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Time to revisit anti-corruption strategies

28 Feb 2021 at 08:50hrs | Views
The latest in a string of arrests - that of Portia Manangazira, the principal director in the epidemiology and disease control department in the Health and Child Care ministry - once again brings the effectiveness and truthfulness of the whole fight against corruption (which has been the main rallying point of the new dispensation) under scrutiny. The slew of charges against Manangazira is not unfamiliar and may as well be an easy guess even to the uninformed reader.

The one exception which may, however, prove hard to guess relates to the charge of nepotism, wherein she is accused of criminally facilitating the recruitment and training of 28 family members (among a group of 1 000 individuals) as community health workers. These were to pocket US$600 each for three months, a figure which was more than triple the employment earnings of a qualified government-employed doctor at the time.

Nepotism remains a real challenge in both private and public institutions although it doesn't get discussed in public fora as often as I think it should. In fact, the vice of nepotism is so widespread that had the prosecutors fancied to do a more thorough job and delved deeper, there was a fair chance of finding that the whole 1 000 beneficiaries of the programme were all connected to influential people in government and politics in one way or another. This would partly explain why the lucrative opportunity was never publicly announced and we are only hearing of it now  that something has gone somewhat wrong.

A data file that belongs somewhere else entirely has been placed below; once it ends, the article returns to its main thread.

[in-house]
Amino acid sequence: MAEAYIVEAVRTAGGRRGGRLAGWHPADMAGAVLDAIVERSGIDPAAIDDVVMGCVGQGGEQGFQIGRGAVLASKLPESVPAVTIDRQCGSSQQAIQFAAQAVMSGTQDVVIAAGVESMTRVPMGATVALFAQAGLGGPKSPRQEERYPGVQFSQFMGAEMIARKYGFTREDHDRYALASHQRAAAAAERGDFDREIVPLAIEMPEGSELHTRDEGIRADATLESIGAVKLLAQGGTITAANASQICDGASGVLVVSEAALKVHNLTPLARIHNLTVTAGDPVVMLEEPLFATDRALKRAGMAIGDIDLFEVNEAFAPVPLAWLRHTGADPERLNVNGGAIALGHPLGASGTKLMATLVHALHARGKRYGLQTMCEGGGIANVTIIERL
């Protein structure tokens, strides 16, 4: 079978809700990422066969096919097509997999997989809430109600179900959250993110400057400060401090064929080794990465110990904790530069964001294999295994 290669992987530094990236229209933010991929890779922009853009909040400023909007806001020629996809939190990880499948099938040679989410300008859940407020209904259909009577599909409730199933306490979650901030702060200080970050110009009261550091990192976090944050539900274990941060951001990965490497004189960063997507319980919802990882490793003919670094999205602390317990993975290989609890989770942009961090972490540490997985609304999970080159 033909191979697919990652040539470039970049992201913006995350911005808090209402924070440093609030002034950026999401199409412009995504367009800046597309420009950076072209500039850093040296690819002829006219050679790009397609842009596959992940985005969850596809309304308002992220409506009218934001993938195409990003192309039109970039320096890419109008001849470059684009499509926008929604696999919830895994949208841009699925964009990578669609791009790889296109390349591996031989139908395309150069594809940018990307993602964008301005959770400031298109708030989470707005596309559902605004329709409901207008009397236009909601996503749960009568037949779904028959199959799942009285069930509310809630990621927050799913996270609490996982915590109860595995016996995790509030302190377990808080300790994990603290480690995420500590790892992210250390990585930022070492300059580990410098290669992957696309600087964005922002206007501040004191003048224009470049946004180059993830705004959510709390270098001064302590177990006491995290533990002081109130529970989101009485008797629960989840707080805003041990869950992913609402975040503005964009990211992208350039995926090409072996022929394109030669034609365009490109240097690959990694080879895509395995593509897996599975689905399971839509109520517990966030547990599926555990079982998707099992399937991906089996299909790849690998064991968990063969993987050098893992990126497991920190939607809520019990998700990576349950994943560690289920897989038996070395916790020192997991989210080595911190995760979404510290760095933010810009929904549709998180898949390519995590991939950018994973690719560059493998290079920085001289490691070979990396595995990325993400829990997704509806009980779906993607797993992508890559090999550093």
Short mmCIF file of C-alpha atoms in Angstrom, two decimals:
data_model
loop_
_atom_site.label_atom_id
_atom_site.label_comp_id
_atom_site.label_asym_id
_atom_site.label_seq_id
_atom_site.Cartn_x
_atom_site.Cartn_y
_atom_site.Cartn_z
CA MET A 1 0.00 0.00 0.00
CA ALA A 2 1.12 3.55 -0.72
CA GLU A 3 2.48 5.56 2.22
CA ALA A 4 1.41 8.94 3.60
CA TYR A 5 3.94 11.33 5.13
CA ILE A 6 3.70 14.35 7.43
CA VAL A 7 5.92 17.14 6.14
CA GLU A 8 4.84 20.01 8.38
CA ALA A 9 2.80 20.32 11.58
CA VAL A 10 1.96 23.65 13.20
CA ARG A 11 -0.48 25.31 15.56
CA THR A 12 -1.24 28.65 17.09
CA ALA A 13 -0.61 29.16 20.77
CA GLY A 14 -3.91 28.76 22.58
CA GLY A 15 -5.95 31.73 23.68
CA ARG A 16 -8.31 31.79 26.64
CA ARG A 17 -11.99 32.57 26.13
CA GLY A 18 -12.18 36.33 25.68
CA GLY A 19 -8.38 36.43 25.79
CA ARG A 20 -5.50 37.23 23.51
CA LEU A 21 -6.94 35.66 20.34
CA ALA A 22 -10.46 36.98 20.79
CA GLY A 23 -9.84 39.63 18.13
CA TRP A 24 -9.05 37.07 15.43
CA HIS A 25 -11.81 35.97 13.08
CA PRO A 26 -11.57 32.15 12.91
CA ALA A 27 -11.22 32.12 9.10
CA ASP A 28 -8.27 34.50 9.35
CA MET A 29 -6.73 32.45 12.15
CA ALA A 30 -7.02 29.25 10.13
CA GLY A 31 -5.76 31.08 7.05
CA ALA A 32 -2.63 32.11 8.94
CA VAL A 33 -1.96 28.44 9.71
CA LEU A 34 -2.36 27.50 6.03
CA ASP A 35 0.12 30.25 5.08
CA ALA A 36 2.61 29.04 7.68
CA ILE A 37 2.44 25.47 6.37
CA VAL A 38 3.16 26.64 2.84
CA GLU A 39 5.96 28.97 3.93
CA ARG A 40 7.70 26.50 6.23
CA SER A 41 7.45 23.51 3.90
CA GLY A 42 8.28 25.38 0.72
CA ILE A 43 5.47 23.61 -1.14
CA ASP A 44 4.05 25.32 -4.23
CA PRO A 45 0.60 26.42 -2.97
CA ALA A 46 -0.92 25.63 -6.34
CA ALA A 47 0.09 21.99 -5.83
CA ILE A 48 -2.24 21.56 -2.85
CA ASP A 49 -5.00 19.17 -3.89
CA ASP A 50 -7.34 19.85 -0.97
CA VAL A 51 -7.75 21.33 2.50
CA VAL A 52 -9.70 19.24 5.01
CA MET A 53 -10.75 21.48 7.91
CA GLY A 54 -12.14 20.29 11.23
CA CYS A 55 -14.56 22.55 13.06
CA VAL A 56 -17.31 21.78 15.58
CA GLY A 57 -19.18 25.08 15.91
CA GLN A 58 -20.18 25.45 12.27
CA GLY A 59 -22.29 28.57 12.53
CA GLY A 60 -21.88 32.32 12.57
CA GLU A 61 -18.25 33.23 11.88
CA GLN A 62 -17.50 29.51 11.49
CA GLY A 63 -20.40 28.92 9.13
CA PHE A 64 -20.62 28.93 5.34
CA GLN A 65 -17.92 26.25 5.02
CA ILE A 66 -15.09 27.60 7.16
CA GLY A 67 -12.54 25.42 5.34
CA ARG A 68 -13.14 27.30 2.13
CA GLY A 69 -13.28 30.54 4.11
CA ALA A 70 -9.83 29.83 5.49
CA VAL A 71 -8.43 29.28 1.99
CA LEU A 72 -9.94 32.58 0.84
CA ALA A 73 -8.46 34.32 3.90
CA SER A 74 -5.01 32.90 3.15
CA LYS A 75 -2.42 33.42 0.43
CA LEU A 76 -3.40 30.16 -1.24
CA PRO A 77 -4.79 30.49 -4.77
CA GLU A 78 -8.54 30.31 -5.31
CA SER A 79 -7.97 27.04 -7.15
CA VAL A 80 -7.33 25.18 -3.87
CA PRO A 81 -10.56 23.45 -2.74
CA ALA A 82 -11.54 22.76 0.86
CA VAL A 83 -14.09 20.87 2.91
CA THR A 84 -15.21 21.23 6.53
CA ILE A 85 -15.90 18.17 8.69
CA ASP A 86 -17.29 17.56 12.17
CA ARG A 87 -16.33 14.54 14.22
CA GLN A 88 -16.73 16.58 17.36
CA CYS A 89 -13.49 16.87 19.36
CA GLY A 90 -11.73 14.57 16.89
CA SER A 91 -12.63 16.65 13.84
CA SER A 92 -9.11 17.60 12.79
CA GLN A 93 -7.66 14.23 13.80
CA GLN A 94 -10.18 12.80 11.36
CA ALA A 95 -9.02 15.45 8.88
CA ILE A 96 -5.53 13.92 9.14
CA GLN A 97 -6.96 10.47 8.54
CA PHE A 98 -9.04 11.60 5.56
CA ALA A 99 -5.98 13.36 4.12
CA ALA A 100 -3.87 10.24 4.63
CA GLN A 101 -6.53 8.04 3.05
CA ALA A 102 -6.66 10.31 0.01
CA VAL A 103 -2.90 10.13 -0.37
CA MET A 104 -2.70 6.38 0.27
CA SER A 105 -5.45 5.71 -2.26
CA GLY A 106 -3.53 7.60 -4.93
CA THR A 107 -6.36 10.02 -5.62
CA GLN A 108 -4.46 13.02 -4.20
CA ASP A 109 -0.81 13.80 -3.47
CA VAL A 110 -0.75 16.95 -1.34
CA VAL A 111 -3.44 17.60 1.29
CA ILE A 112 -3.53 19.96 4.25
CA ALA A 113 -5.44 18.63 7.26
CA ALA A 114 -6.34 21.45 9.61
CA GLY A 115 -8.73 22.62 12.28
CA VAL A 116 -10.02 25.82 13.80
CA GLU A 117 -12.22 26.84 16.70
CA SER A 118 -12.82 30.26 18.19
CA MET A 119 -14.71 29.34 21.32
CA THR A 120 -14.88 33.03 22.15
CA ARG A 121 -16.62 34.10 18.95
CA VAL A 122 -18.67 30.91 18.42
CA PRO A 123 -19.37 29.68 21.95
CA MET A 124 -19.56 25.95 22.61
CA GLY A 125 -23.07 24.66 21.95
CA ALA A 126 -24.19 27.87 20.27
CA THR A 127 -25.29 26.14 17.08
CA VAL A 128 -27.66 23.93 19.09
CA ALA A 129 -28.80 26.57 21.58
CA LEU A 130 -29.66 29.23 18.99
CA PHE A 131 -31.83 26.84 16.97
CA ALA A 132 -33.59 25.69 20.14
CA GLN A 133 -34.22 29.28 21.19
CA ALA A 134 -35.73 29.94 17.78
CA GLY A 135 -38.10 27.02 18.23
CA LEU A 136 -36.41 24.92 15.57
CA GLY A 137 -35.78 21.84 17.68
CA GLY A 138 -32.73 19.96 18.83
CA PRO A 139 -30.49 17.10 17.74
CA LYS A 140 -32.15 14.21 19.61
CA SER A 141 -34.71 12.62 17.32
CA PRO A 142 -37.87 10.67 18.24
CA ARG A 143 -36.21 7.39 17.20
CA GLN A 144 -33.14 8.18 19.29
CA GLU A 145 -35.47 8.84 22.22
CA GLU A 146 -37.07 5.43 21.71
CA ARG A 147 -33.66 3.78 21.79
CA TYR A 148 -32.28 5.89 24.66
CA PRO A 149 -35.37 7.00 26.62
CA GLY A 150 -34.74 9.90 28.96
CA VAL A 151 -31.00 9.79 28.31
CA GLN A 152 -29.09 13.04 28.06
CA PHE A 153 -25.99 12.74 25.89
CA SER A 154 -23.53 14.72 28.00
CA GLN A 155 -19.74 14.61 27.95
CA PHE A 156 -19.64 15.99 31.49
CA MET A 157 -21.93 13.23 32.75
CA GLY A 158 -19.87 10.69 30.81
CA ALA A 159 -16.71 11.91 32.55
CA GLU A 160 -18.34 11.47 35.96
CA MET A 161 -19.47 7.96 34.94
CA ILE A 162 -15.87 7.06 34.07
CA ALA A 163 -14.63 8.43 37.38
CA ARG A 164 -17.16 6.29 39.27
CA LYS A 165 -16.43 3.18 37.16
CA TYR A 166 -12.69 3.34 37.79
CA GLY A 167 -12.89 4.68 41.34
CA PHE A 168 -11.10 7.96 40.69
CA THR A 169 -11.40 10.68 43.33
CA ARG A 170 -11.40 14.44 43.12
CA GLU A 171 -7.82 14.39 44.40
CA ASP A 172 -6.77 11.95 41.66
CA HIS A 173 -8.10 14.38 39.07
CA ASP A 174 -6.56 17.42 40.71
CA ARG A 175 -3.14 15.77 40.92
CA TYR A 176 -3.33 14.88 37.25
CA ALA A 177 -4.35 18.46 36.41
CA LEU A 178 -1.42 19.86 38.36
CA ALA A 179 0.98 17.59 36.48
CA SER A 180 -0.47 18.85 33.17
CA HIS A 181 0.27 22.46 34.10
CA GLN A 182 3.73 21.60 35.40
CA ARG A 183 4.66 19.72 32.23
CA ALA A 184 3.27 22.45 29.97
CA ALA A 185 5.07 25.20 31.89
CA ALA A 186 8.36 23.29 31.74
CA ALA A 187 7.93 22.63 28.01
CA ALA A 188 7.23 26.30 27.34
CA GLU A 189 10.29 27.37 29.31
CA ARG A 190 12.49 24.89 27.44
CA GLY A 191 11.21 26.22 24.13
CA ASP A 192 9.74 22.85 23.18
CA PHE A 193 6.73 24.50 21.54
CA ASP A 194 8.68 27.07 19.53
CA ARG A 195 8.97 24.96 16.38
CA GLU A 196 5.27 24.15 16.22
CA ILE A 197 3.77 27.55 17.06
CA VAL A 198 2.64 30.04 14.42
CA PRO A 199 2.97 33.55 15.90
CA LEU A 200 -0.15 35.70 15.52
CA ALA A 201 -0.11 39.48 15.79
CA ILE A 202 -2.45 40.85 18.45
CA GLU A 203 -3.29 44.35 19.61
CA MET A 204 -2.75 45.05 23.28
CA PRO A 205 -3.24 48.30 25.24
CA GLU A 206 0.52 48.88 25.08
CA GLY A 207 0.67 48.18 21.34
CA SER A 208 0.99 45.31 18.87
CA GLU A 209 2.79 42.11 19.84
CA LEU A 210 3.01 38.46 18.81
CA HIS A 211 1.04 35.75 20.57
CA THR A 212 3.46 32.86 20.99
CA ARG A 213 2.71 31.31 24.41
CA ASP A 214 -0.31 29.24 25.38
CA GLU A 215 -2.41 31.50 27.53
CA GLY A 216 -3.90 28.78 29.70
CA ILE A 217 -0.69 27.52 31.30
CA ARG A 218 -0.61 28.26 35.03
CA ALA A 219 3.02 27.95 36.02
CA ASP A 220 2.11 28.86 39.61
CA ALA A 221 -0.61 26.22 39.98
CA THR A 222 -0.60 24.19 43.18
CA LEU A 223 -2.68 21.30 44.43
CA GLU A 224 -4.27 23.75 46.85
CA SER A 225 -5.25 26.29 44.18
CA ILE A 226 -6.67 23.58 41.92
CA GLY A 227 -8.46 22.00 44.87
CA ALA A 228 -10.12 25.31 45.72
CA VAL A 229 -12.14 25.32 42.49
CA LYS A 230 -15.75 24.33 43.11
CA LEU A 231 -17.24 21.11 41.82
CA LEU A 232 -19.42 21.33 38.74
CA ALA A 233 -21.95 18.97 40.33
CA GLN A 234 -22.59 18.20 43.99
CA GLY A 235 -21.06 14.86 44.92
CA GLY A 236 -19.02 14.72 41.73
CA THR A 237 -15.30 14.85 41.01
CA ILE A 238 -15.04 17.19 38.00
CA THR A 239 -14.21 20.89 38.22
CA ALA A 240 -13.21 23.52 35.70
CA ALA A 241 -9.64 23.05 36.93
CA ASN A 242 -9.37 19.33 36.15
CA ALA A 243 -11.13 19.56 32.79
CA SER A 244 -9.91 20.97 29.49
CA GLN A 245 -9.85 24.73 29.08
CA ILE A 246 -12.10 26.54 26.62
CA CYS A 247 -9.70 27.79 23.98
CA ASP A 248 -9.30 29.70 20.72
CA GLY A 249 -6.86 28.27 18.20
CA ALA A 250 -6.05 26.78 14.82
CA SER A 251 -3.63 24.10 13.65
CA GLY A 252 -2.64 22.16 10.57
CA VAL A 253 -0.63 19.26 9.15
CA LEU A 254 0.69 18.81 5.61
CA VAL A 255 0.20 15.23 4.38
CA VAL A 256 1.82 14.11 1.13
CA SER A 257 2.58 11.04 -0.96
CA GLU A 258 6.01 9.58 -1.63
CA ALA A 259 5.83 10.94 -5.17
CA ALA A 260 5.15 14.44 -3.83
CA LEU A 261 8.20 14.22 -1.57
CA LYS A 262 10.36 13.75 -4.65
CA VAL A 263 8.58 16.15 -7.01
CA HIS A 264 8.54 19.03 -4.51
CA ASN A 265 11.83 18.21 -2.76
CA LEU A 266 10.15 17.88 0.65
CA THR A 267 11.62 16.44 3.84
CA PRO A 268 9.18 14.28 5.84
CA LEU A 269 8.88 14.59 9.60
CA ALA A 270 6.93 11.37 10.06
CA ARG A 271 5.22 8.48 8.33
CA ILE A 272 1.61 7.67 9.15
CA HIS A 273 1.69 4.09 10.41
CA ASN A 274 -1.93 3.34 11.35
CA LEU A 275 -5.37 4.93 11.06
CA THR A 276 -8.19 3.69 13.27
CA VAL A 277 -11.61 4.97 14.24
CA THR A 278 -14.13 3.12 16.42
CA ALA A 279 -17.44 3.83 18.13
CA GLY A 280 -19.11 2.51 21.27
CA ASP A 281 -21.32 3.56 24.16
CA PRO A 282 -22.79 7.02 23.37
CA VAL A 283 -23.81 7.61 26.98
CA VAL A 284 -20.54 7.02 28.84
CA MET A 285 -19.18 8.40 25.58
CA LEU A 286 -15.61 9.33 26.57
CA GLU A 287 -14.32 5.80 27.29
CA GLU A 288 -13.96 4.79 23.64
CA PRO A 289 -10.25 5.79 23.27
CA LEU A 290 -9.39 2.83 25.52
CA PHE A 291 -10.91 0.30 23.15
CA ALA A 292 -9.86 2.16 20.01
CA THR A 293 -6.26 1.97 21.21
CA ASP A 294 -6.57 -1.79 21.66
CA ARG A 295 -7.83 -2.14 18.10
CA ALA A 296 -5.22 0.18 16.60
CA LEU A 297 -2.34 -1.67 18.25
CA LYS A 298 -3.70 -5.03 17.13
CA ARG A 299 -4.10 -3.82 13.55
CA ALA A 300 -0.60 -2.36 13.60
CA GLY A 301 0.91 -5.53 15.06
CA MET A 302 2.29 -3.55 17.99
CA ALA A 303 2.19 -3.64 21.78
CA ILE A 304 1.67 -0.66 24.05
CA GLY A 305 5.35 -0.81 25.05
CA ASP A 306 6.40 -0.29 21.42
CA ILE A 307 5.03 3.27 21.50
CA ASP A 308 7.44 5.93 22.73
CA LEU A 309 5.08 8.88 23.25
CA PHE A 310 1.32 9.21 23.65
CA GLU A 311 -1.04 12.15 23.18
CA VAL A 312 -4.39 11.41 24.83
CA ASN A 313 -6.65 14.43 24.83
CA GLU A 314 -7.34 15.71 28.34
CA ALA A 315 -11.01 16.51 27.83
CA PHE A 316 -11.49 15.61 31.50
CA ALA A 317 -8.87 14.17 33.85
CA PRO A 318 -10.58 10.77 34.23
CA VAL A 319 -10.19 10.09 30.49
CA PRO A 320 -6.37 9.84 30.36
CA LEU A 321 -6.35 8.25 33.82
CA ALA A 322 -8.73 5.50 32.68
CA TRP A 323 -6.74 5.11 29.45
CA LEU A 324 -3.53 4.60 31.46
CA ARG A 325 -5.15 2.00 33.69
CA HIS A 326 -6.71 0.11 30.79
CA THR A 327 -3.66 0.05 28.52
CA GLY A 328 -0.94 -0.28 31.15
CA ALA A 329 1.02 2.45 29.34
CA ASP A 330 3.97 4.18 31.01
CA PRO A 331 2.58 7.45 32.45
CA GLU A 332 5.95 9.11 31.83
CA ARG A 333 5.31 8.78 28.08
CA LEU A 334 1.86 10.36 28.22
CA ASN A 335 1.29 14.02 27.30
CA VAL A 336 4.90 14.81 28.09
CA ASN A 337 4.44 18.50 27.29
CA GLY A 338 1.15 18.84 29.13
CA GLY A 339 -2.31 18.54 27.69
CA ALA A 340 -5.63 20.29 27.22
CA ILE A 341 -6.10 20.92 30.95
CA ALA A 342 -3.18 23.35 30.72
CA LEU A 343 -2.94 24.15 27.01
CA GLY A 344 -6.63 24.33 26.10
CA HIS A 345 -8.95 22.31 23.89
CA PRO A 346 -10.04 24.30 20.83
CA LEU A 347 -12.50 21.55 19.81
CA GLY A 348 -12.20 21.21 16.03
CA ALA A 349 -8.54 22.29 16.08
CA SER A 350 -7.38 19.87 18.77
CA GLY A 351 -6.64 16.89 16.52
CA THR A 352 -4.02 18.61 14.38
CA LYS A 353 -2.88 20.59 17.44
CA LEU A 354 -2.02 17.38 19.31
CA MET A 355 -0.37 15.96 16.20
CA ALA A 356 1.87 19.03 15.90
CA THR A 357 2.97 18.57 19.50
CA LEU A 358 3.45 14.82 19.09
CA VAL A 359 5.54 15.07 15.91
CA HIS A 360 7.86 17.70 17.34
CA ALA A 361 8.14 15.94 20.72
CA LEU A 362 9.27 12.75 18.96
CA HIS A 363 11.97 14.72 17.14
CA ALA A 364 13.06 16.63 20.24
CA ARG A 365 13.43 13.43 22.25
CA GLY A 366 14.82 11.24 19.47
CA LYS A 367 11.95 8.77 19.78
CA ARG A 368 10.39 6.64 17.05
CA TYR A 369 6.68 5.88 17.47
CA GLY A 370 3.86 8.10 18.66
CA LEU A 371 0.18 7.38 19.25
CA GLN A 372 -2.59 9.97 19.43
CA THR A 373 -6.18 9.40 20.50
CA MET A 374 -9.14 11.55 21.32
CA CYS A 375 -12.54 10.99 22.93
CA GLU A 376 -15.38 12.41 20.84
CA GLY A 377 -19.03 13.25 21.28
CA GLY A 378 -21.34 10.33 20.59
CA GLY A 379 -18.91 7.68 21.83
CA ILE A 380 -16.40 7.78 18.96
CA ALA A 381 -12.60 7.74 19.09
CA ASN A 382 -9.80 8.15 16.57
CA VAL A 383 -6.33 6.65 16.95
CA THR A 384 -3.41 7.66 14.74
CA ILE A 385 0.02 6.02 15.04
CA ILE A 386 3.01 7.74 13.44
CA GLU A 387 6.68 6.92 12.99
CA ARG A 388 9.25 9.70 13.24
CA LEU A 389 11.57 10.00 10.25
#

Other charges against Manangazira relate to the misappropriation of assets after she is alleged to have diverted some 3 290 litres of fuel coupons to privately-owned vehicles and sanctioned payment of some US$8 835 to undeserving Health ministry staff. She is also accused of flouting tender procedures and showing favour to selected suppliers in the purchase of unspecified goods and paying for services amounting to some US$280 529.